Once again, Flagg's humor and respect and affection for her characters shine forth.
Welcome to the World, Baby Girl!is the funny, serious, and compelling new novel by Fannie Flagg, author of the beloved Fried Green Tomatoes at the Whistle Stop Cafe (and prize-winning co-writer of the classic movie). Once again, Flagg's humor and respect and affection for her characters shine forth. Many inhabit small-town or suburban America. But this time, her heroine is urban: a brainy, beautiful, and ambitious rising star of 1970s television. Dena Nordstrom, pride of the network, is a woman whose future is full of promise, her present rich with complications, and her past marked by mystery. Among the colorful cast of characters are:
There are others, captivated by a woman who tries to go home again, not knowing where home or love lie.
Elmwood Springs, Missouri
In the late forties Elmwood Springs, in southern Missouri, seems more or less like a thousand other small towns scattered across America.
Downtown is only a block long with a Rexall drugstore on one end and the Elmwood Springs Masonic Hall on the other. If you walk from the Masonic Hall to the Rexall, you will go by the Blue Ribbon cleaners, a Cat's Paw shoe repair shop with a pink neon shoe in the window, the Morgan Brothers department store, the bank, and a little alley with stairs on one side of a building leading up to the second floor, where the Dixie Cahill School of Tap and Twirl is located. If it is a Saturday morning you'll hear a lot of heavy tapping and dropping of batons upstairs by the Tappettes, a troop of blue-spangled Elmwood Springs beauties, or at least their parents think so. Past the alley is the Trolley Car diner, where you can get the world's best chili dog and an orange drink for 15 cents. Just ...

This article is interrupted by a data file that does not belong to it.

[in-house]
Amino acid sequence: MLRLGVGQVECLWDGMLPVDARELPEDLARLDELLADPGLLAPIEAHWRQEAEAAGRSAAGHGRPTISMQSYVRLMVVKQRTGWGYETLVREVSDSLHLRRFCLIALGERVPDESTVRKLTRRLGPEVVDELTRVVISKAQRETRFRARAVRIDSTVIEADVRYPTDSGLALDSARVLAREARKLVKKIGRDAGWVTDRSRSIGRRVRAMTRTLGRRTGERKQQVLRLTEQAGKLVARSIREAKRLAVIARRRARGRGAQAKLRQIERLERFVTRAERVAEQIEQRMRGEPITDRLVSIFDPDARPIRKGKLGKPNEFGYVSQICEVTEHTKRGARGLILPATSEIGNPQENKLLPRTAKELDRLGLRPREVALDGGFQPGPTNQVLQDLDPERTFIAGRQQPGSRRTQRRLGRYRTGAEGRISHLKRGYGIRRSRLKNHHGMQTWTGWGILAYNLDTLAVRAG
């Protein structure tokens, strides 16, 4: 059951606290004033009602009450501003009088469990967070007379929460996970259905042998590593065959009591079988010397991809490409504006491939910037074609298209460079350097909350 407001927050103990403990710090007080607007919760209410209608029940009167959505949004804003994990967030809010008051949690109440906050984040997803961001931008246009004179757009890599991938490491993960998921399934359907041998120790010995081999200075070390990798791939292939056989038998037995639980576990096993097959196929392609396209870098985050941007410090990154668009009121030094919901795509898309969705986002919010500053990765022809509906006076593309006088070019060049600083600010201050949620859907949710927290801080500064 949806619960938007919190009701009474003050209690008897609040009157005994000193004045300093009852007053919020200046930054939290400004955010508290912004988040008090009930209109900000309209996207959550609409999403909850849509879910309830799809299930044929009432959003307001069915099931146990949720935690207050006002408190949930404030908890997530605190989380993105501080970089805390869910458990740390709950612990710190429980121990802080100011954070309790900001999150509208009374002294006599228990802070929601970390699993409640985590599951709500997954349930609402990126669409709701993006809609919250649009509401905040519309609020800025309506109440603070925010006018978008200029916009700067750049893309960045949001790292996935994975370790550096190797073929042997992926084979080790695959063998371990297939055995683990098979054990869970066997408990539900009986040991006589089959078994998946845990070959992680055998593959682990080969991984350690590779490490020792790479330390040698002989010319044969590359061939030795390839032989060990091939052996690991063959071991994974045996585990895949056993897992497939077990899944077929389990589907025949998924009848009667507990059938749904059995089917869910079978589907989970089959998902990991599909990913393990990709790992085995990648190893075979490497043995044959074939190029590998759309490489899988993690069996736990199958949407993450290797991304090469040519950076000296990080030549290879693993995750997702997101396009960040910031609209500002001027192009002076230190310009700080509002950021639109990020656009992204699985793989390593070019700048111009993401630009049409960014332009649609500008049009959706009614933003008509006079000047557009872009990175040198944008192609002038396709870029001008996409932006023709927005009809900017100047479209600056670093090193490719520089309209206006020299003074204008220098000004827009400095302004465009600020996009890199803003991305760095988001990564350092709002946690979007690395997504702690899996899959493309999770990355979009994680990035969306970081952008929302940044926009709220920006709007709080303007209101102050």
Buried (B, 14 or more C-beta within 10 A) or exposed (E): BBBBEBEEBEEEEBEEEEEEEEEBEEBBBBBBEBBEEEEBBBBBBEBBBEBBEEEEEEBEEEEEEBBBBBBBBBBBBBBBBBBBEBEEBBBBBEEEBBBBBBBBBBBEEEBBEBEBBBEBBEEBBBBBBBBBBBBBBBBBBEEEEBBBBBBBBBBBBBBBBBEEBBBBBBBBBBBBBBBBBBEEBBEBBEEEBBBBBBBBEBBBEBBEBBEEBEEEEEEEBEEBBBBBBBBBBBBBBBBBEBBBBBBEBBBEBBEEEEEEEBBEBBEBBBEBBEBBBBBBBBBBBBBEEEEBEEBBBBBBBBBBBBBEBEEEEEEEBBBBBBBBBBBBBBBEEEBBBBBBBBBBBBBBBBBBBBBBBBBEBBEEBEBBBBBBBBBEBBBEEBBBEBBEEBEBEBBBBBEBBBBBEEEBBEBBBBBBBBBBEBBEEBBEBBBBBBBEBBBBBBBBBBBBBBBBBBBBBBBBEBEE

If you liked Welcome To The World, Baby Girl, try these:
The View from Mount Joy, Lorna Landviks delightfully quirky and intensely moving new novel, is about a man, a supermarket, the roads not taken, and the great, unexpected pleasures found in living a good life.
Filled with laugh-out-loud humor, struggles, triumphs, and plenty of midnight trips to the fridge, Good Grief is a funny, wise, and heartbreakingly poignant novel from one of fiction's freshest and most exciting new voices.
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